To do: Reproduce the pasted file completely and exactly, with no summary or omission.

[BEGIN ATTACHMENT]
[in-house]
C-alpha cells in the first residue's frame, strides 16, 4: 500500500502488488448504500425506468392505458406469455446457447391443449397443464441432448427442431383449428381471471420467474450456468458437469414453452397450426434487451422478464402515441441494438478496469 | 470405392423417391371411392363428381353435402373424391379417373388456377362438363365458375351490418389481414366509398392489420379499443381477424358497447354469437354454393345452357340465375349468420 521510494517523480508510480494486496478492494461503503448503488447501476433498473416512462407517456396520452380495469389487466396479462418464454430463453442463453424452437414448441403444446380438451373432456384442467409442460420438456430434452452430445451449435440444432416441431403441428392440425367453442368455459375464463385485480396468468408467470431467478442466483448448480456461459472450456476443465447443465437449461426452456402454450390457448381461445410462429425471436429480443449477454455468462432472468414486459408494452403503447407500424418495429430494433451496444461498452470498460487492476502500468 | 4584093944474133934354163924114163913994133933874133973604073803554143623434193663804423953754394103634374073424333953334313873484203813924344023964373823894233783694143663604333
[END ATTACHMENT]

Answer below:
[in-house]
C-alpha cells in the first residue's frame, strides 16, 4: 500500500502488488448504500425506468392505458406469455446457447391443449397443464441432448427442431383449428381471471420467474450456468458437469414453452397450426434487451422478464402515441441494438478496469 | 470405392423417391371411392363428381353435402373424391379417373388456377362438363365458375351490418389481414366509398392489420379499443381477424358497447354469437354454393345452357340465375349468420 521510494517523480508510480494486496478492494461503503448503488447501476433498473416512462407517456396520452380495469389487466396479462418464454430463453442463453424452437414448441403444446380438451373432456384442467409442460420438456430434452452430445451449435440444432416441431403441428392440425367453442368455459375464463385485480396468468408467470431467478442466483448448480456461459472450456476443465447443465437449461426452456402454450390457448381461445410462429425471436429480443449477454455468462432472468414486459408494452403503447407500424418495429430494433451496444461498452470498460487492476502500468 | 4584093944474133934354163924114163913994133933874133973604073803554143623434193663804423953754394103634374073424333953334313873484203813924344023964373823894233783694143663604333